Community hubs for local services

A community hub is a multipurpose centre, such as a community centre, medical centre or school, that provides a range of high quality and cost effective services to the local community, with the potential to develop new services in response to changing community needs.

Community hubs can provide a means for alternative approaches to service delivery – underpinned by the principles of community involvement and partnership.

Community hubs are…

Community-led

  • Local people are involved in decision making about how services are run, how buildings are managed
  • Also support the delivery through volunteering
  • Typically managed by a community-led organisation, but alternatively they can be owned or managed by a public agency such as a housing association or local authority with substantial input from the community.

Multi-purpose

  • Community hubs are multi-purpose, providing and hosting a range of activities and services that are used by lots of different people
  • The range of services reflect local need and may be delivered by local people, other organisations or public agencies – for example:
    • Parent and toddler groups
    • Health and wellbeing activities – exercise classes
    • Employment support
    • Childcare
    • Library services
    • Advice and information.

Making use of local assets

  • Community hubs utilise local buildings and land to provide a base for these activities
  • These can be assets acquired through Community Asset Transfer (for example: an old school, sporting ground or town hall)
  • Other hubs are created as a result of new development through community-led building projects.

Enterprising and resilient

  • Community hubs need an income to be sustainable
  • A range of income sources are usually required to cover the costs of running the building, maintenance, such as:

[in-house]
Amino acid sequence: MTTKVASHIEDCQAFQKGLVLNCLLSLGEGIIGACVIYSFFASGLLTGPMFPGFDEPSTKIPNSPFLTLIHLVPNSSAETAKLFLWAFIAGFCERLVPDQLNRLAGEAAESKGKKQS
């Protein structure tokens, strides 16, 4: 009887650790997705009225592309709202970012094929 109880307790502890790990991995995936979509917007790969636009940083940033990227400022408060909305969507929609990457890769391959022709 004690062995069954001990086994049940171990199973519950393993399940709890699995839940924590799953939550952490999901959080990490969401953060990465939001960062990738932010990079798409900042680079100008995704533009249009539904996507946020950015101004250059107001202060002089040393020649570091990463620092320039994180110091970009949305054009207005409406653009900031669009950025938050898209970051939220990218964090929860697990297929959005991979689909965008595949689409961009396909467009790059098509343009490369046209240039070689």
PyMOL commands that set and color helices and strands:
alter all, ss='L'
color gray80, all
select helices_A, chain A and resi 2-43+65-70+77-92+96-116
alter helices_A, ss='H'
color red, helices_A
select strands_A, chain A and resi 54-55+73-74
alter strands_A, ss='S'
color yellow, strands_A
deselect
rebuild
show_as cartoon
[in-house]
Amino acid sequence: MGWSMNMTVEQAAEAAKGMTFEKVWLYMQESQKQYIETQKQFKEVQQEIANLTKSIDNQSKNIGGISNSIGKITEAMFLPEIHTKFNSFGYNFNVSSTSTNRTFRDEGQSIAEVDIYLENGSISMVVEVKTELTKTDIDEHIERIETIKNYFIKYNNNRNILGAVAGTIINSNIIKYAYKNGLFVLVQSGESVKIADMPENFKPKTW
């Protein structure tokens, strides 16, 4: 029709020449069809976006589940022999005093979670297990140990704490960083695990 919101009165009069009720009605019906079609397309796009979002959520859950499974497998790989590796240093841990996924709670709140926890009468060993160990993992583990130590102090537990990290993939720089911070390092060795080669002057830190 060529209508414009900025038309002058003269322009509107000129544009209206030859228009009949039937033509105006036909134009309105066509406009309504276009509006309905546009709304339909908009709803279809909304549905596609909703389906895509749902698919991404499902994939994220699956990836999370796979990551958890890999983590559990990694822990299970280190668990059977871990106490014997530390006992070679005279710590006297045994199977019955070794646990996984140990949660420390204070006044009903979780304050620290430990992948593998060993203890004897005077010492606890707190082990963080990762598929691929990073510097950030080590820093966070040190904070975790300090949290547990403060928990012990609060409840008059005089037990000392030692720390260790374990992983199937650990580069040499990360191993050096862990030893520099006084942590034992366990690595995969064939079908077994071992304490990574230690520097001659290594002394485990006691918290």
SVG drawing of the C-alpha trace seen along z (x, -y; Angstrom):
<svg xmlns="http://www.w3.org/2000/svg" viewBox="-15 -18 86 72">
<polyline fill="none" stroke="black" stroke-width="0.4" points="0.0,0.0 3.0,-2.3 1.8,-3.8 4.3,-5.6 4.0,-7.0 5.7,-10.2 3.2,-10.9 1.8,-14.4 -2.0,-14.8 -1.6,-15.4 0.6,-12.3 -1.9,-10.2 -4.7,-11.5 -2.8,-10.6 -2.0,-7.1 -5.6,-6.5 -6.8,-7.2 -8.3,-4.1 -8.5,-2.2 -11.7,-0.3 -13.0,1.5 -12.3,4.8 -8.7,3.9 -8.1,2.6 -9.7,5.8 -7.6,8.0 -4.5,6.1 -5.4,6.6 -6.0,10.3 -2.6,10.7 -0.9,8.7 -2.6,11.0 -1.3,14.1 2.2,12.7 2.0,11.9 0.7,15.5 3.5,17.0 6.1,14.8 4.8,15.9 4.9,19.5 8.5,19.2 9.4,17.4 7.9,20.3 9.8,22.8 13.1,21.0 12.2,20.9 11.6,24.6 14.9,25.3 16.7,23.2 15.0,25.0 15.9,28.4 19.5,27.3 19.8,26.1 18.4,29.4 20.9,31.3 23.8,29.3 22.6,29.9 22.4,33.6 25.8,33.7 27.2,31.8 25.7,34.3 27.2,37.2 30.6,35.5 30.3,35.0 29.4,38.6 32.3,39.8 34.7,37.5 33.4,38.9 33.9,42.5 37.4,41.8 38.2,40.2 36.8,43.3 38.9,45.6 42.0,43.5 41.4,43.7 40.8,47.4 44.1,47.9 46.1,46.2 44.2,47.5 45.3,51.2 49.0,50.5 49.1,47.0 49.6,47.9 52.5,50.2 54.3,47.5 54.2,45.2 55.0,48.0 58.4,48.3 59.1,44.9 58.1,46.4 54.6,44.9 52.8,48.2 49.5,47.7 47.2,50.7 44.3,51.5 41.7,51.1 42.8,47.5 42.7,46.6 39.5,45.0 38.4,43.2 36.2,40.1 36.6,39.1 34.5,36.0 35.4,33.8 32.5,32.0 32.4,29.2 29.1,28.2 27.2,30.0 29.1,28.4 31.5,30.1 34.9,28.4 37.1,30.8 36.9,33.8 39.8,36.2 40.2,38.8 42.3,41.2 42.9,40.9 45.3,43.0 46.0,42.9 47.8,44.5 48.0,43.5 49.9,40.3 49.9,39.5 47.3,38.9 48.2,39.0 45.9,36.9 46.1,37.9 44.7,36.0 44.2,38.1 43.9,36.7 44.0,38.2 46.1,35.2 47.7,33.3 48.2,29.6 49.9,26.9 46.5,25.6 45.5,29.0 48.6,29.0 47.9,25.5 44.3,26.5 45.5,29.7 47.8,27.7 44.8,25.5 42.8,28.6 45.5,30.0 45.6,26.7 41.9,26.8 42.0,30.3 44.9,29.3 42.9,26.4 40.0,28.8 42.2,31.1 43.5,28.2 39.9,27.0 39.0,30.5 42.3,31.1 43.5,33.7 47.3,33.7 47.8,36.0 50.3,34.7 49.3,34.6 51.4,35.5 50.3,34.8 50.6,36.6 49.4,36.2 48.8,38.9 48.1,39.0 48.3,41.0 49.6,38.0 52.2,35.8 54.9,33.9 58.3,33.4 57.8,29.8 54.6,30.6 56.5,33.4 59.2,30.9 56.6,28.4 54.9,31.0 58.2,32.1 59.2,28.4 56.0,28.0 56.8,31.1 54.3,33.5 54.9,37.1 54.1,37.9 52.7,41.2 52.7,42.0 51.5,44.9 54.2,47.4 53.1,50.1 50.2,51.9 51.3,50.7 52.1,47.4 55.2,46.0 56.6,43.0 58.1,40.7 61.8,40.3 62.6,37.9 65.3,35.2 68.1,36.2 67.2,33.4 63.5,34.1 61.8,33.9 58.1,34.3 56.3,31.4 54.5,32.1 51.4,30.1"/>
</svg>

• grants
    • donations
    • hiring out space
    • delivering contracts
  • Effective community hubs make use of good ideas and resources within the community and can adapt to changing circumstances.

Benefits of community hubs

Community hubs can benefit the community in many more ways that only providing services. They can:

  • Help build more cohesive and resilient communities
  • Build better and more integrated services
  • Transform existing, unused buildings
  • Provide a focus for community-led regeneration

How do you set up a community hub?

There are eight steps to setting up a community hub:

  1. Understand local needs and demands
  2. Establish a clear vision and mission with your community
  3. Develop partnerships and relationships
  4. Develop your strategic objectives
  5. Develop a business model for your hub
  6. Secure support and resources to make it happen
  7. Acquire any assets required
  8. Establish an appropriate governance structure.

Sustaining a community hub

  • Check your governance
  • Diversify your income to develop resilience
  • Keep an eye out for grants
  • Service contracts
  • Asset based income
  • Adapt to the changing needs and environment
  • Maintaining quality services and assets
  • Demonstrate your impact and social value
  • Maintain relationships

Examples of community hubs:

Getting help

Locality can assist with one-to-one business support for groups interested in setting up a community hub. Find out more here.

View our slideshow on community hubs